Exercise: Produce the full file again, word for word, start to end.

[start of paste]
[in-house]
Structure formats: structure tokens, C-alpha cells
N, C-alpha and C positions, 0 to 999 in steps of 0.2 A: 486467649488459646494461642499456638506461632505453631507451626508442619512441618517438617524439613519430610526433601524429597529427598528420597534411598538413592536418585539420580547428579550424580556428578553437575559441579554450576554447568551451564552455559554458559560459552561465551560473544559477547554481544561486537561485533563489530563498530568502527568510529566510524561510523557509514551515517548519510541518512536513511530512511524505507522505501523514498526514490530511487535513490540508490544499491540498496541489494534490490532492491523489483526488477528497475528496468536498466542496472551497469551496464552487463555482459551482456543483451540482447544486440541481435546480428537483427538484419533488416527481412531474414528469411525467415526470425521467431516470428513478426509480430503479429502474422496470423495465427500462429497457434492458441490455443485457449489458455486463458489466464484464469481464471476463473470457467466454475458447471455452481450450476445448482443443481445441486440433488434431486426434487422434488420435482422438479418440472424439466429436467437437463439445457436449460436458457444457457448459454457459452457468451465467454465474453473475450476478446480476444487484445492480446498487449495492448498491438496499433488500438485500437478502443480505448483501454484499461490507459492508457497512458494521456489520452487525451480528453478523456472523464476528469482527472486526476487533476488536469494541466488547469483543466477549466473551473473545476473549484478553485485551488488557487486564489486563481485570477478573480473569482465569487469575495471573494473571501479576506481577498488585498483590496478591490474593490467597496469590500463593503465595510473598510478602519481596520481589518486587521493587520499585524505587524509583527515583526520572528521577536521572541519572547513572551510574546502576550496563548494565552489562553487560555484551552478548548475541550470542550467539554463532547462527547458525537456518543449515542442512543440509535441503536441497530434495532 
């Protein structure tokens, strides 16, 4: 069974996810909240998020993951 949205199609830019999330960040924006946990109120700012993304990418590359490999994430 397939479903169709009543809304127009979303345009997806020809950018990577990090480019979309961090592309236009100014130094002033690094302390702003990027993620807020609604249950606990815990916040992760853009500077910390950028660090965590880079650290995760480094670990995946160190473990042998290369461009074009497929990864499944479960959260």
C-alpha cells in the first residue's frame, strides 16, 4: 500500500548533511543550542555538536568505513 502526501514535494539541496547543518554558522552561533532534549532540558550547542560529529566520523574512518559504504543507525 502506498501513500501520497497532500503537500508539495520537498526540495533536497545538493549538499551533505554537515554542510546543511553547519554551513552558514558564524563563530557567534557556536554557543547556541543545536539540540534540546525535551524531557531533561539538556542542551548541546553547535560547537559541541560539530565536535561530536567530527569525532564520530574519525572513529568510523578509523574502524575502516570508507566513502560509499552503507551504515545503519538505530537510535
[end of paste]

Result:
[in-house]
Structure formats: structure tokens, C-alpha cells
N, C-alpha and C positions, 0 to 999 in steps of 0.2 A: 486467649488459646494461642499456638506461632505453631507451626508442619512441618517438617524439613519430610526433601524429597529427598528420597534411598538413592536418585539420580547428579550424580556428578553437575559441579554450576554447568551451564552455559554458559560459552561465551560473544559477547554481544561486537561485533563489530563498530568502527568510529566510524561510523557509514551515517548519510541518512536513511530512511524505507522505501523514498526514490530511487535513490540508490544499491540498496541489494534490490532492491523489483526488477528497475528496468536498466542496472551497469551496464552487463555482459551482456543483451540482447544486440541481435546480428537483427538484419533488416527481412531474414528469411525467415526470425521467431516470428513478426509480430503479429502474422496470423495465427500462429497457434492458441490455443485457449489458455486463458489466464484464469481464471476463473470457467466454475458447471455452481450450476445448482443443481445441486440433488434431486426434487422434488420435482422438479418440472424439466429436467437437463439445457436449460436458457444457457448459454457459452457468451465467454465474453473475450476478446480476444487484445492480446498487449495492448498491438496499433488500438485500437478502443480505448483501454484499461490507459492508457497512458494521456489520452487525451480528453478523456472523464476528469482527472486526476487533476488536469494541466488547469483543466477549466473551473473545476473549484478553485485551488488557487486564489486563481485570477478573480473569482465569487469575495471573494473571501479576506481577498488585498483590496478591490474593490467597496469590500463593503465595510473598510478602519481596520481589518486587521493587520499585524505587524509583527515583526520572528521577536521572541519572547513572551510574546502576550496563548494565552489562553487560555484551552478548548475541550470542550467539554463532547462527547458525537456518543449515542442512543440509535441503536441497530434495532 
């Protein structure tokens, strides 16, 4: 069974996810909240998020993951 949205199609830019999330960040924006946990109120700012993304990418590359490999994430 397939479903169709009543809304127009979303345009997806020809950018990577990090480019979309961090592309236009100014130094002033690094302390702003990027993620807020609604249950606990815990916040992760853009500077910390950028660090965590880079650290995760480094670990995946160190473990042998290369461009074009497929990864499944479960959260």
C-alpha cells in the first residue's frame, strides 16, 4: 500500500548533511543550542555538536568505513 502526501514535494539541496547543518554558522552561533532534549532540558550547542560529529566520523574512518559504504543507525 502506498501513500501520497497532500503537500508539495520537498526540495533536497545538493549538499551533505554537515554542510546543511553547519554551513552558514558564524563563530557567534557556536554557543547556541543545536539540540534540546525535551524531557531533561539538556542542551548541546553547535560547537559541541560539530565536535561530536567530527569525532564520530574519525572513529568510523578509523574502524575502516570508507566513502560509499552503507551504515545503519538505530537510535